Cherylyn Lavagnino has a BA in Philosophy (USC), and an MFA in Dance (Tisch, NYU) where she served as Chair 2006-2014. Lavagnino toured nationally as soloist with the Pennsylvania Ballet.  She has performed a range of classical repertoire and contemporary work by choreographers including Balanchine, John Butler, Hans Van Manen, and Tere O’Connor, and the diversity of these experiences has informed the dialogue between classical and contemporary in her work with Cherylyn Lavagnino Dance (CLD).  Ms. Lavagnino has created over forty works since 2000 when the platform for her choreography became CLD. Many of those works were created collaboratively with composer Scott Killian and more recently Martin Bresnick. Lavagnino’s choreography has been presented in New York City and beyond: by The New Festival in Beijing, Bryant Park, Danspace Project at St. Mark’s Church, Dance Theater Workshop, Symphony Space, Jacob’s Pillow, The Yard, Kaatsban International Dance Center, Indianapolis City Ballet’s Evening with the Stars, Intermezzo Dance, and The Joyce Theatre’s “Evening Stars” series. Ms. Lavagnino is an Alpert Award nominee for choreography and recipient of a space grant residency from the Baryshnikov Arts Center. Her choreography has been supported by the O’Donnell-Green Foundation, Rockefeller Brothers Fund, Harkness Foundation for Dance, American Music Center, and the Lower Manhattan Cultural Council.


headshots 02Monica Stephenson, Adjunct Assistant Professor

“I am honored and excited to join the University of Utah School of Dance as Adjunct Assistant Professor for Ballet Pedagogy. I am a passionate ballet teacher and seek to bring both enthusiasm and expertise to inspire future ballet teachers from the School of Dance. I look forward to synthesizing and passing on all of the information I have learned in studying Dance Education at the graduate level at New York University, doctoral level at Texas Woman’s University, and through instructing and leading a team of faculty as Head of School of The Washington School of Ballet SE Campus in Washington, DC.”

Monica Stephenson is originally from Fayetteville, North Carolina. She is a graduate of the University of North Carolina School of the Arts and the Professional Training Program at the Houston Ballet Academy. In 2002, she received her first professional contract with The Washington Ballet. She went on to perform with the Dance Theatre of Harlem Ensemble from 2003-2005. During this time, Monica also performed in The Nutcracker with Pennsylvania Ballet and Ballet New York and as a guest artist with Ballet Black in London, England. In 2006, Monica joined the Los Angeles Ballet as an inaugural season company member. She performed with the LA Ballet through 2010 and enjoyed the opportunity to dance in classical and contemporary repertory and in many of Balanchine’s ballets. She additionally taught on the faculties of the Los Angeles Ballet School and the Los Angeles Summer Ballet Intensive. After returning to New York City, Monica performed in professional musical theatre as a cast member in Ragtime at the Westchester Broadway Theatre and Footloose at the Fireside Theatre. She has completed her Master of Arts in Dance Education from New York University with a concentration in American Ballet Theatre Ballet Pedagogy and is certified in all levels of the ABT curriculum. Monica was previously a member of the Education Staff at American Ballet Theatre as both a Teaching Artist and the Project Coordinator for Project Plié, an initiative to increase diversity in classical ballet.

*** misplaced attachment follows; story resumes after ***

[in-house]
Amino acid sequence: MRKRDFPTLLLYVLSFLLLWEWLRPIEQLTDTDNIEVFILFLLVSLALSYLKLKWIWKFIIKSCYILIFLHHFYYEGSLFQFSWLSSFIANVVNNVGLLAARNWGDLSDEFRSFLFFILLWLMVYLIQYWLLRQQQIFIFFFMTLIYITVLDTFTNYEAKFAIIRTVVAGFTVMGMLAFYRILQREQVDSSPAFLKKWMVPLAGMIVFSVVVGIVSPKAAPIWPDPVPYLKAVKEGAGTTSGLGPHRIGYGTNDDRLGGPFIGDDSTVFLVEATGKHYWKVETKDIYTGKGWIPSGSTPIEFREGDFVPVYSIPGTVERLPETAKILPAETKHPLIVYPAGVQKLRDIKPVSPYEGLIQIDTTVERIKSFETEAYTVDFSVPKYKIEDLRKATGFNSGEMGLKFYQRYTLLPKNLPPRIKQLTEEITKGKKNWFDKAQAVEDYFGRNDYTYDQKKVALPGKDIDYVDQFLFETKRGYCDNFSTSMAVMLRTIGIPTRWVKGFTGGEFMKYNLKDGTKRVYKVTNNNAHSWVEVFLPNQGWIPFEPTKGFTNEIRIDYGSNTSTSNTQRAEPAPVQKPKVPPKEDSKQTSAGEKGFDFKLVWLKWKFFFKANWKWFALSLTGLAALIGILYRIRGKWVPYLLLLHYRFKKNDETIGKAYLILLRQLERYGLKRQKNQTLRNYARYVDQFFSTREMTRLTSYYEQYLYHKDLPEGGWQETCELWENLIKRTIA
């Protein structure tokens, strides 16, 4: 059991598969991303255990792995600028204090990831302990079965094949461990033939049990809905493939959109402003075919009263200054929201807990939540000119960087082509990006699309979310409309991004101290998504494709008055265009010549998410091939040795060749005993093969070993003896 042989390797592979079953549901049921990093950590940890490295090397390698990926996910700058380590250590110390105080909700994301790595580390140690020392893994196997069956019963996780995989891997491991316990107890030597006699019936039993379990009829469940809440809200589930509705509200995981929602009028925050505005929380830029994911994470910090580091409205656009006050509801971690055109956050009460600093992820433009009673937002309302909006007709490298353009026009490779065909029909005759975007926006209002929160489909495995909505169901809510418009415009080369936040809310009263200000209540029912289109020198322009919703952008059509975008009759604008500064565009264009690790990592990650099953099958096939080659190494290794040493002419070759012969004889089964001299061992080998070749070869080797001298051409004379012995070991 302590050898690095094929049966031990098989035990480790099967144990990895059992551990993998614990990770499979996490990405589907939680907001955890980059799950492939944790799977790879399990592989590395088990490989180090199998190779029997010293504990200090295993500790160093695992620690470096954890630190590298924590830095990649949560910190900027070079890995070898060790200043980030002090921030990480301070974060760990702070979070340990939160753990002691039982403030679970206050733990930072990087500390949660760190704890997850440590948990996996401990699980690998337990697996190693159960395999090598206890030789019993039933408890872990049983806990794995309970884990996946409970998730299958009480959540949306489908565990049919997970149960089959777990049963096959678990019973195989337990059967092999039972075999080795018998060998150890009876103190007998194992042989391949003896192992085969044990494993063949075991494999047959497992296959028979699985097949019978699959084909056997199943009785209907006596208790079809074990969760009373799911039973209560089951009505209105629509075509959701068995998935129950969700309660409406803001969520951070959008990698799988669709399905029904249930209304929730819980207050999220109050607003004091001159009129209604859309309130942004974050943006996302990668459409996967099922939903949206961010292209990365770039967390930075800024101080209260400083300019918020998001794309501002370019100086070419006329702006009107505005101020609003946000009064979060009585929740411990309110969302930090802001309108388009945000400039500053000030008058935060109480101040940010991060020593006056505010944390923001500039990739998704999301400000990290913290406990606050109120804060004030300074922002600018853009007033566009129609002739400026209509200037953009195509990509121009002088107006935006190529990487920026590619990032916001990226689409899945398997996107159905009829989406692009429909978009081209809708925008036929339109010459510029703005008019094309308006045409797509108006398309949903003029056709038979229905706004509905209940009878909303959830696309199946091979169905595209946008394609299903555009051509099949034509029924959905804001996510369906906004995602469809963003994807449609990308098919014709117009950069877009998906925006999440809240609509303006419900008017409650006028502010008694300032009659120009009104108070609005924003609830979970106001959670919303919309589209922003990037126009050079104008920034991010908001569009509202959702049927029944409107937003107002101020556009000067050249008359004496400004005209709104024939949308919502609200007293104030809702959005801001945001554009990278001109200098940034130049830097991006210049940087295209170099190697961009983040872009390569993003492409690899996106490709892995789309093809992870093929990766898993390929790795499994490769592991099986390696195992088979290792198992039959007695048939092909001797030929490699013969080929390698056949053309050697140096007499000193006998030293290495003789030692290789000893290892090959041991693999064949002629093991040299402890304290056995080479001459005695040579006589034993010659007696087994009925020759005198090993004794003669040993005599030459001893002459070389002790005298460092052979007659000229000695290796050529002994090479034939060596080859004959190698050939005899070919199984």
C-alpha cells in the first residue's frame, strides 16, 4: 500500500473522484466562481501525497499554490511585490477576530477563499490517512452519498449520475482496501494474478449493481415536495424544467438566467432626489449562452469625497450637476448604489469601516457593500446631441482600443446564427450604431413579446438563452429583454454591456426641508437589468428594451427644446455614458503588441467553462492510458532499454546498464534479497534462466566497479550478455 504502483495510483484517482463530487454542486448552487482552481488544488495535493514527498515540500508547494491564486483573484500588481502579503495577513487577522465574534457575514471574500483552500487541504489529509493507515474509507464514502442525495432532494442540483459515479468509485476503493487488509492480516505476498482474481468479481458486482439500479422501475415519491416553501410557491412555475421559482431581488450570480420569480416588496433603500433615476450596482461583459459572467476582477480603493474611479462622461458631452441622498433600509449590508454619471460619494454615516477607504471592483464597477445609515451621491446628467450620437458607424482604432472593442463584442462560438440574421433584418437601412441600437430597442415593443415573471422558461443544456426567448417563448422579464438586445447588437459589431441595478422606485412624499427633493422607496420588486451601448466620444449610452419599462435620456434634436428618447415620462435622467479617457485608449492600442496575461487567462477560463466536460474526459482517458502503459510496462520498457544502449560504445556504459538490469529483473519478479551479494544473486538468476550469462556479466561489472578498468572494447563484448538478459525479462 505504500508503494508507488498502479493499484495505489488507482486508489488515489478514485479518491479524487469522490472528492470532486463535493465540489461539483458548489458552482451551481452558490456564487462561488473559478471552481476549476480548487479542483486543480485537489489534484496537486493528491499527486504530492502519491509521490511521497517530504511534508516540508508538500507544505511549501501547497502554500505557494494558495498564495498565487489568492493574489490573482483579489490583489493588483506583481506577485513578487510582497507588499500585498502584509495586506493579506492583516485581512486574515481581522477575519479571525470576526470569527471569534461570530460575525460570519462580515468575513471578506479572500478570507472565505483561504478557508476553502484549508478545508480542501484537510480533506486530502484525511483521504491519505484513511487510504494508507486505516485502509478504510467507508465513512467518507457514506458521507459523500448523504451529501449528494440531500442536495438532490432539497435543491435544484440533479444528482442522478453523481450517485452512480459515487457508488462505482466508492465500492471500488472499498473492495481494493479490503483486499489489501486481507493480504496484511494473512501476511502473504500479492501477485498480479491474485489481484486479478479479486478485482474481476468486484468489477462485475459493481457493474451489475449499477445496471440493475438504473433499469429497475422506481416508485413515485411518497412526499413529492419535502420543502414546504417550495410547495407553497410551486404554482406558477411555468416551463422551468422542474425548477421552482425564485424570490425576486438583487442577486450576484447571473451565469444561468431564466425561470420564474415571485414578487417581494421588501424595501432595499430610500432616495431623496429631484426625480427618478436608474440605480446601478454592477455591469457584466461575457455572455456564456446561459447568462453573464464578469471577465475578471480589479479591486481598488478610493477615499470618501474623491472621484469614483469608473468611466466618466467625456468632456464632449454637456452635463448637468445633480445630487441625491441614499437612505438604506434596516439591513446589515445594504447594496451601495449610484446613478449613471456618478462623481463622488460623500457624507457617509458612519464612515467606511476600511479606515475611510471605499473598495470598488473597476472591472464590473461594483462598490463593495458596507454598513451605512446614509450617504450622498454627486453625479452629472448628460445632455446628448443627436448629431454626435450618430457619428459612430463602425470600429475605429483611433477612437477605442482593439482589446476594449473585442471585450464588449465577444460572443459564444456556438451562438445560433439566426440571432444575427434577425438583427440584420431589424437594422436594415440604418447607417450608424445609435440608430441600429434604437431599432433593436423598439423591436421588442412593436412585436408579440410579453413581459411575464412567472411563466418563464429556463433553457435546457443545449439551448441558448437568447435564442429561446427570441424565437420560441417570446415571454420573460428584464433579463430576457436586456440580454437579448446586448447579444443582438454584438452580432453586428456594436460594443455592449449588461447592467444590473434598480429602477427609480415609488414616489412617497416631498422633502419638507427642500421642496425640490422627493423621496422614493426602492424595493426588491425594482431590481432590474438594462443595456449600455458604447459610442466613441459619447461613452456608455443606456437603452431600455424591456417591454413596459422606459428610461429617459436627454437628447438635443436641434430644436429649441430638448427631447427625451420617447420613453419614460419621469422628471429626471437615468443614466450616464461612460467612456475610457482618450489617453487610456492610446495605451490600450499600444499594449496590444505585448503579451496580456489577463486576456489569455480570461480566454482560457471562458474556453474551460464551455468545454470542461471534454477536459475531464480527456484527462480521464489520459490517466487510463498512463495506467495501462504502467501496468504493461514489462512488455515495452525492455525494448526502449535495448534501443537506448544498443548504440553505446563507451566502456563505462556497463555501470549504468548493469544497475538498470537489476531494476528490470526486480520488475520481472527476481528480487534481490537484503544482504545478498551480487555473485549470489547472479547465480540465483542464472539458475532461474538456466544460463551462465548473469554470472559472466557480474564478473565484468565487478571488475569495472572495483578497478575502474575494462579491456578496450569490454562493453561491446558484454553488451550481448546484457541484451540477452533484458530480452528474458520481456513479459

Monica joined The Washington School of Ballet SE Campus as Full-time Faculty in the Fall of 2016 as well as Adjunct Faculty for the George Mason University School of Dance in the Fall of 2017. For the 2018-2019 school year, Monica assumed the role of Associate Head of School SE Campus and is currently the Head of School SE Campus. Additionally, she is a PhD student at Texas Woman’s University with a research interest in the intersectionality between ballet pedagogy and race.


The School of dance is also pleased to announce that Rick McCullough will be returning spring semester as a Visiting Professor and one of our season choreographers.